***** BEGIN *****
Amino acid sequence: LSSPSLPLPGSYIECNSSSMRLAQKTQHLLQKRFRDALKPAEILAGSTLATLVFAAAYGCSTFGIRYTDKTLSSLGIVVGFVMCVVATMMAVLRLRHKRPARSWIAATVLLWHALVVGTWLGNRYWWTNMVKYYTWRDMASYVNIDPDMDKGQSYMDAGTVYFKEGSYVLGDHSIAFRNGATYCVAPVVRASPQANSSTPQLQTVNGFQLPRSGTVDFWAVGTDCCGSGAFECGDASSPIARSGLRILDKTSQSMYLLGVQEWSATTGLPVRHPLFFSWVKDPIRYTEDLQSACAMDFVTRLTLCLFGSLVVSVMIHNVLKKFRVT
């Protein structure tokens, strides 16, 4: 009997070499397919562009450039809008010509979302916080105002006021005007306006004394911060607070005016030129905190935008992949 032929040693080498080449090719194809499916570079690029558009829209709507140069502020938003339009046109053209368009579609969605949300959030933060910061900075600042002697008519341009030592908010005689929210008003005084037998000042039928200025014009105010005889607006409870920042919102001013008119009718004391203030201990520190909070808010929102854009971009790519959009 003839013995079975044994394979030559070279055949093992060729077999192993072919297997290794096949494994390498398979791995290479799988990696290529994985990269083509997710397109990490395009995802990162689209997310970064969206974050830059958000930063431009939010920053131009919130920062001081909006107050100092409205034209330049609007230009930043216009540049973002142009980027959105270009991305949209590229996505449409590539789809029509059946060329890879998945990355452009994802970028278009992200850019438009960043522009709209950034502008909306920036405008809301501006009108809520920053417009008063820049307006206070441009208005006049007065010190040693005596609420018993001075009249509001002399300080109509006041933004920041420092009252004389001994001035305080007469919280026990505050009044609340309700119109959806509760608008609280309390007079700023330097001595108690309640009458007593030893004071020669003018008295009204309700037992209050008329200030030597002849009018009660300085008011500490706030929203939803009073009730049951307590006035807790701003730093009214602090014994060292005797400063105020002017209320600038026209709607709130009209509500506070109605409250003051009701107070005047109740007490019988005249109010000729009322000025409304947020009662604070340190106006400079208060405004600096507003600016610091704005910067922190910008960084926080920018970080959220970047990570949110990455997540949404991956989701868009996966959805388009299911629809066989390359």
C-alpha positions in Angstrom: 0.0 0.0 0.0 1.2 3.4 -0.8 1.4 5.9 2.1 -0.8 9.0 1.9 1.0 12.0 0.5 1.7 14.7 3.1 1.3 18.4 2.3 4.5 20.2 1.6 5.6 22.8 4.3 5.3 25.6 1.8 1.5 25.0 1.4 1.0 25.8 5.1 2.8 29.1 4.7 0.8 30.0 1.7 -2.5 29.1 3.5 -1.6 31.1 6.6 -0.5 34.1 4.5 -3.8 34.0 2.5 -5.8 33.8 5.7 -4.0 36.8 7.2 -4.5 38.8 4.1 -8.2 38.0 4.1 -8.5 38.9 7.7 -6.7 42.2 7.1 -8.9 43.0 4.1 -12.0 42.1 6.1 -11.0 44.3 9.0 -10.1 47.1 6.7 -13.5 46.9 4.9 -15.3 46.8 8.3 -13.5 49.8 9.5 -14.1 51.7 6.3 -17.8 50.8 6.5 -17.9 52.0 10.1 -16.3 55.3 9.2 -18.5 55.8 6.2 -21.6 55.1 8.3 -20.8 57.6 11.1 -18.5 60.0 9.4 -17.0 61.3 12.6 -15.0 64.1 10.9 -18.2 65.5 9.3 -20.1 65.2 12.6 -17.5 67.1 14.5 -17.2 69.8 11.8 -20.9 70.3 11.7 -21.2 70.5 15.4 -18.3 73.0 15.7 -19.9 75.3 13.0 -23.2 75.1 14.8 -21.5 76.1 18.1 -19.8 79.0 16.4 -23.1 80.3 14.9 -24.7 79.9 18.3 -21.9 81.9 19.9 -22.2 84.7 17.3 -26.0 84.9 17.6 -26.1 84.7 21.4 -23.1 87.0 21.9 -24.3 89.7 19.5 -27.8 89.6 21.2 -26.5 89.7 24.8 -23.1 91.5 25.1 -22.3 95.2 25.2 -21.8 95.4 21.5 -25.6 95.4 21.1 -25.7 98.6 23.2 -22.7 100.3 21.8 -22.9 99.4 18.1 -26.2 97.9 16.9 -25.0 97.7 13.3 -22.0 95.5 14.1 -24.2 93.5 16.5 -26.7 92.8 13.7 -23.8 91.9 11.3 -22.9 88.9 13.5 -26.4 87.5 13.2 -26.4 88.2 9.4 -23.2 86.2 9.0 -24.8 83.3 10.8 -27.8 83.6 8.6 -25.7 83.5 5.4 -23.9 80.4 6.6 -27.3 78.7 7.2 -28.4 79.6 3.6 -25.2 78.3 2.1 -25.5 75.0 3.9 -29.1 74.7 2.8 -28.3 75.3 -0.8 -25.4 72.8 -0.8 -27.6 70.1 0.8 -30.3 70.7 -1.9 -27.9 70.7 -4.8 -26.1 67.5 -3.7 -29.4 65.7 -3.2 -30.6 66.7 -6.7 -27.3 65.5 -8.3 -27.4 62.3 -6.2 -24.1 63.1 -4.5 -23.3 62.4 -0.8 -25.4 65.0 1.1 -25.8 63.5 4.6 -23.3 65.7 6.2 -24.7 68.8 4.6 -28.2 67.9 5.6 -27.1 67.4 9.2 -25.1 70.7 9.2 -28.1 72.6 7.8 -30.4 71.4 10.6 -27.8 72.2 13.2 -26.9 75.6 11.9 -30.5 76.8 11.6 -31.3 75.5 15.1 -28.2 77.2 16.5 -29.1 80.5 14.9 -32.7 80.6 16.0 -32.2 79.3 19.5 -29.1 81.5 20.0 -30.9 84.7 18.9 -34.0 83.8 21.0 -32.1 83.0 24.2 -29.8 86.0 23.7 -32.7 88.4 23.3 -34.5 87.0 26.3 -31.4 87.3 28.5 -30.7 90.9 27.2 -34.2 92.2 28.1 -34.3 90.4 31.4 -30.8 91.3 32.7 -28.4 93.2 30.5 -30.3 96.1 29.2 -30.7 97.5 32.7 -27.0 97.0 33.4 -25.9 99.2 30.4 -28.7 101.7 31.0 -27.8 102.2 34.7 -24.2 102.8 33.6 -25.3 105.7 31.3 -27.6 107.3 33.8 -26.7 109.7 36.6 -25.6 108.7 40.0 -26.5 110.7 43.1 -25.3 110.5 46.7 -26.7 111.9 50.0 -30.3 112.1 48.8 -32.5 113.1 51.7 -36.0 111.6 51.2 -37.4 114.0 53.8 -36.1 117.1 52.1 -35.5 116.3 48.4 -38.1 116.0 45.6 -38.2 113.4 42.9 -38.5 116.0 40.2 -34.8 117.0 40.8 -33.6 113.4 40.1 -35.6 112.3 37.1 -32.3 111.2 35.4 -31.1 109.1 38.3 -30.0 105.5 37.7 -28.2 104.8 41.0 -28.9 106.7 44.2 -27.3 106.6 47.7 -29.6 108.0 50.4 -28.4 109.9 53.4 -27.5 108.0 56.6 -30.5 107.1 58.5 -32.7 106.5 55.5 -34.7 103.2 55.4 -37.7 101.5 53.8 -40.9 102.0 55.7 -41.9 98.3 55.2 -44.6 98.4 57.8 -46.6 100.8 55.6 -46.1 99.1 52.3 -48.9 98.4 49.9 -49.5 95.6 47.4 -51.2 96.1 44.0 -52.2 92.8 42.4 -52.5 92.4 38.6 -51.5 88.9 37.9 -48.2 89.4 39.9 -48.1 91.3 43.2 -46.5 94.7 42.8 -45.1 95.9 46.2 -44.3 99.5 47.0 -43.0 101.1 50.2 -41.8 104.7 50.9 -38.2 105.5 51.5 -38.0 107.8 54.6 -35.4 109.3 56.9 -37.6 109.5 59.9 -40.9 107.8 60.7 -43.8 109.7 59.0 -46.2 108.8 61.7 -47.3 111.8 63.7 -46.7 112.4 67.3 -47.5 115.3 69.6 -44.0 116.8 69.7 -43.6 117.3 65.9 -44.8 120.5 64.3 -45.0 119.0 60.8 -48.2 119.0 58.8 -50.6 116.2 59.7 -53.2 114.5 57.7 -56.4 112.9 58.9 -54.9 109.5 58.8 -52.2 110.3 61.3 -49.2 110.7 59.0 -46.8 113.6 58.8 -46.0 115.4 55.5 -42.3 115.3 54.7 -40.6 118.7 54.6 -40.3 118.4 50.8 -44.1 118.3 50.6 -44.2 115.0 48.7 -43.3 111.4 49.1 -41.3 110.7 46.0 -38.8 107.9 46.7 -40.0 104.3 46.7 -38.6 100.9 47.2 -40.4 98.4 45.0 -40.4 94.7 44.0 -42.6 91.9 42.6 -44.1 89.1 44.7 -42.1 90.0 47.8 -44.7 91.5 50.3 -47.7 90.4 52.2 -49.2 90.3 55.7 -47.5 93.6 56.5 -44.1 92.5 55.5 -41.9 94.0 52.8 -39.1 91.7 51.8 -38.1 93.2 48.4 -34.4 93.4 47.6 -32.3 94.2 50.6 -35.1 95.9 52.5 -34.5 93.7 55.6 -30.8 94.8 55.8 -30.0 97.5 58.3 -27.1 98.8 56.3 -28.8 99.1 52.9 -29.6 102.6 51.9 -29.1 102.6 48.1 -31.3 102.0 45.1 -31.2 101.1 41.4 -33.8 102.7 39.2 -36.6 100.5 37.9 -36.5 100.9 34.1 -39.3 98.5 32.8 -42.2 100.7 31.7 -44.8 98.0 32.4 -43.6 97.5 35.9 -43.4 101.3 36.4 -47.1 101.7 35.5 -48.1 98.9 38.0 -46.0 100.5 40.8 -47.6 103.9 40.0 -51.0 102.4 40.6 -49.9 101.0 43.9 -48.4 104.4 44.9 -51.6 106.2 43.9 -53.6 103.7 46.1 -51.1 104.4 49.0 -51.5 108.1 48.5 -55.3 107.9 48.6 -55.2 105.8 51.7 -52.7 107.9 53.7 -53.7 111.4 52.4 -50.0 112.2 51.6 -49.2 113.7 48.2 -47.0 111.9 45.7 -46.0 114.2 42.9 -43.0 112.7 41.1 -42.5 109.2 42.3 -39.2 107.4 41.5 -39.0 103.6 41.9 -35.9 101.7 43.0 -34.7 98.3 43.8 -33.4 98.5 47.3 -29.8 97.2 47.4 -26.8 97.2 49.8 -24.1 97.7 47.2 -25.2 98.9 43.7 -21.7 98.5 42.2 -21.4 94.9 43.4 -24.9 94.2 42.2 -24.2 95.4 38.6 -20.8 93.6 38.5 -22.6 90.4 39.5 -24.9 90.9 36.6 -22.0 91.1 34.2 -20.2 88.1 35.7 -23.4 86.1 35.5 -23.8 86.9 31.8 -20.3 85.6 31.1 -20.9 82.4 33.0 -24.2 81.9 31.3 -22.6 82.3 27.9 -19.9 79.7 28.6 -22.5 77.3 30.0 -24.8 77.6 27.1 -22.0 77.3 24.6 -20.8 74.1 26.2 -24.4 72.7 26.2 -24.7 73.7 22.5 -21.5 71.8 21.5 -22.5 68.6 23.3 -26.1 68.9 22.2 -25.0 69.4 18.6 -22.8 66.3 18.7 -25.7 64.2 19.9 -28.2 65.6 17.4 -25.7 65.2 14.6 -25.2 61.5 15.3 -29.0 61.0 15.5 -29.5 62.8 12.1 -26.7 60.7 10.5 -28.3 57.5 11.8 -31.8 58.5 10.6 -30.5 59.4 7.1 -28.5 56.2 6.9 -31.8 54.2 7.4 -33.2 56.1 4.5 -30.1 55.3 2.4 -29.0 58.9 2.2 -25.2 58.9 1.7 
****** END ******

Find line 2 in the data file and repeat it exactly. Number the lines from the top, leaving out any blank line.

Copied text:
């Protein structure tokens, strides 16, 4: 009997070499397919562009450039809008010509979302916080105002006021005007306006004394911060607070005016030129905190935008992949 032929040693080498080449090719194809499916570079690029558009829209709507140069502020938003339009046109053209368009579609969605949300959030933060910061900075600042002697008519341009030592908010005689929210008003005084037998000042039928200025014009105010005889607006409870920042919102001013008119009718004391203030201990520190909070808010929102854009971009790519959009 003839013995079975044994394979030559070279055949093992060729077999192993072919297997290794096949494994390498398979791995290479799988990696290529994985990269083509997710397109990490395009995802990162689209997310970064969206974050830059958000930063431009939010920053131009919130920062001081909006107050100092409205034209330049609007230009930043216009540049973002142009980027959105270009991305949209590229996505449409590539789809029509059946060329890879998945990355452009994802970028278009992200850019438009960043522009709209950034502008909306920036405008809301501006009108809520920053417009008063820049307006206070441009208005006049007065010190040693005596609420018993001075009249509001002399300080109509006041933004920041420092009252004389001994001035305080007469919280026990505050009044609340309700119109959806509760608008609280309390007079700023330097001595108690309640009458007593030893004071020669003018008295009204309700037992209050008329200030030597002849009018009660300085008011500490706030929203939803009073009730049951307590006035807790701003730093009214602090014994060292005797400063105020002017209320600038026209709607709130009209509500506070109605409250003051009701107070005047109740007490019988005249109010000729009322000025409304947020009662604070340190106006400079208060405004600096507003600016610091704005910067922190910008960084926080920018970080959220970047990570949110990455997540949404991956989701868009996966959805388009299911629809066989390359």